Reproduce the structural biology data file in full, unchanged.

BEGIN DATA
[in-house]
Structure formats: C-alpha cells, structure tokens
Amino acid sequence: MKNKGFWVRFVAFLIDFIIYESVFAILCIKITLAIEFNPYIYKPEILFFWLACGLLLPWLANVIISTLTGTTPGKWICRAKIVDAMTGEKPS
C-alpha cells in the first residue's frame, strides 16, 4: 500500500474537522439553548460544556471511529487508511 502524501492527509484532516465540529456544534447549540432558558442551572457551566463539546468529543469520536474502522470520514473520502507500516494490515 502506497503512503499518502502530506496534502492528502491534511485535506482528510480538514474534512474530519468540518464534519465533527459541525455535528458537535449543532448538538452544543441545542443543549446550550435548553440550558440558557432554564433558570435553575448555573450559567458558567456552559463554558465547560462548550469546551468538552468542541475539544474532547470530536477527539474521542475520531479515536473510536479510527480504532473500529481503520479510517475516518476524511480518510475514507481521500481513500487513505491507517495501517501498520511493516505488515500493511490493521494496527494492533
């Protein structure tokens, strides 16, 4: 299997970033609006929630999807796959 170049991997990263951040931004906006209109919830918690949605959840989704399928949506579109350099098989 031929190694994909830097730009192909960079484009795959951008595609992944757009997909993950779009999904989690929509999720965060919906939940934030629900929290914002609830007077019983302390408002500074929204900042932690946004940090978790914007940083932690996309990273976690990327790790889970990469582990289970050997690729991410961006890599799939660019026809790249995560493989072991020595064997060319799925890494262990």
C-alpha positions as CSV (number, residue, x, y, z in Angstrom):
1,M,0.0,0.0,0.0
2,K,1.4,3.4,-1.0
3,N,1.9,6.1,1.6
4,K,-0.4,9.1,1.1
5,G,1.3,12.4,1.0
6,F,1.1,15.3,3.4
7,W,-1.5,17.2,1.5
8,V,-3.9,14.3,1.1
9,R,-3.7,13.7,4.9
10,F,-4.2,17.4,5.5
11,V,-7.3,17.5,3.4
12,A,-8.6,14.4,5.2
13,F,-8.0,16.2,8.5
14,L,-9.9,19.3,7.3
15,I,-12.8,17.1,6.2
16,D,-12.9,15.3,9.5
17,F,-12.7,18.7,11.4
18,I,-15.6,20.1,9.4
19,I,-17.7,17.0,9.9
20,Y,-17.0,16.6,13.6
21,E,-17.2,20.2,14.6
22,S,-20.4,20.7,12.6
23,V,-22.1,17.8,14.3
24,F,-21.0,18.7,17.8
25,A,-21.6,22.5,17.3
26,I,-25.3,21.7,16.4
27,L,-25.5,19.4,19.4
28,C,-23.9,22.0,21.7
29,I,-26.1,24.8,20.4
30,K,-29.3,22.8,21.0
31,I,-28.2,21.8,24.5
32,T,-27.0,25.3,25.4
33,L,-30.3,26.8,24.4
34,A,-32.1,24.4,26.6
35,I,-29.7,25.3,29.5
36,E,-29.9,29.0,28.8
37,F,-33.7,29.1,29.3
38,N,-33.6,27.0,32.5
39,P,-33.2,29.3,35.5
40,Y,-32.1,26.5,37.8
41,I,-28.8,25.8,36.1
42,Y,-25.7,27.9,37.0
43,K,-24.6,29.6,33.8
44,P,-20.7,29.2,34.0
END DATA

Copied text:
[in-house]
Structure formats: C-alpha cells, structure tokens
Amino acid sequence: MKNKGFWVRFVAFLIDFIIYESVFAILCIKITLAIEFNPYIYKPEILFFWLACGLLLPWLANVIISTLTGTTPGKWICRAKIVDAMTGEKPS
C-alpha cells in the first residue's frame, strides 16, 4: 500500500474537522439553548460544556471511529487508511 502524501492527509484532516465540529456544534447549540432558558442551572457551566463539546468529543469520536474502522470520514473520502507500516494490515 502506497503512503499518502502530506496534502492528502491534511485535506482528510480538514474534512474530519468540518464534519465533527459541525455535528458537535449543532448538538452544543441545542443543549446550550435548553440550558440558557432554564433558570435553575448555573450559567458558567456552559463554558465547560462548550469546551468538552468542541475539544474532547470530536477527539474521542475520531479515536473510536479510527480504532473500529481503520479510517475516518476524511480518510475514507481521500481513500487513505491507517495501517501498520511493516505488515500493511490493521494496527494492533
């Protein structure tokens, strides 16, 4: 299997970033609006929630999807796959 170049991997990263951040931004906006209109919830918690949605959840989704399928949506579109350099098989 031929190694994909830097730009192909960079484009795959951008595609992944757009997909993950779009999904989690929509999720965060919906939940934030629900929290914002609830007077019983302390408002500074929204900042932690946004940090978790914007940083932690996309990273976690990327790790889970990469582990289970050997690729991410961006890599799939660019026809790249995560493989072991020595064997060319799925890494262990």
C-alpha positions as CSV (number, residue, x, y, z in Angstrom):
1,M,0.0,0.0,0.0
2,K,1.4,3.4,-1.0
3,N,1.9,6.1,1.6
4,K,-0.4,9.1,1.1
5,G,1.3,12.4,1.0
6,F,1.1,15.3,3.4
7,W,-1.5,17.2,1.5
8,V,-3.9,14.3,1.1
9,R,-3.7,13.7,4.9
10,F,-4.2,17.4,5.5
11,V,-7.3,17.5,3.4
12,A,-8.6,14.4,5.2
13,F,-8.0,16.2,8.5
14,L,-9.9,19.3,7.3
15,I,-12.8,17.1,6.2
16,D,-12.9,15.3,9.5
17,F,-12.7,18.7,11.4
18,I,-15.6,20.1,9.4
19,I,-17.7,17.0,9.9
20,Y,-17.0,16.6,13.6
21,E,-17.2,20.2,14.6
22,S,-20.4,20.7,12.6
23,V,-22.1,17.8,14.3
24,F,-21.0,18.7,17.8
25,A,-21.6,22.5,17.3
26,I,-25.3,21.7,16.4
27,L,-25.5,19.4,19.4
28,C,-23.9,22.0,21.7
29,I,-26.1,24.8,20.4
30,K,-29.3,22.8,21.0
31,I,-28.2,21.8,24.5
32,T,-27.0,25.3,25.4
33,L,-30.3,26.8,24.4
34,A,-32.1,24.4,26.6
35,I,-29.7,25.3,29.5
36,E,-29.9,29.0,28.8
37,F,-33.7,29.1,29.3
38,N,-33.6,27.0,32.5
39,P,-33.2,29.3,35.5
40,Y,-32.1,26.5,37.8
41,I,-28.8,25.8,36.1
42,Y,-25.7,27.9,37.0
43,K,-24.6,29.6,33.8
44,P,-20.7,29.2,34.0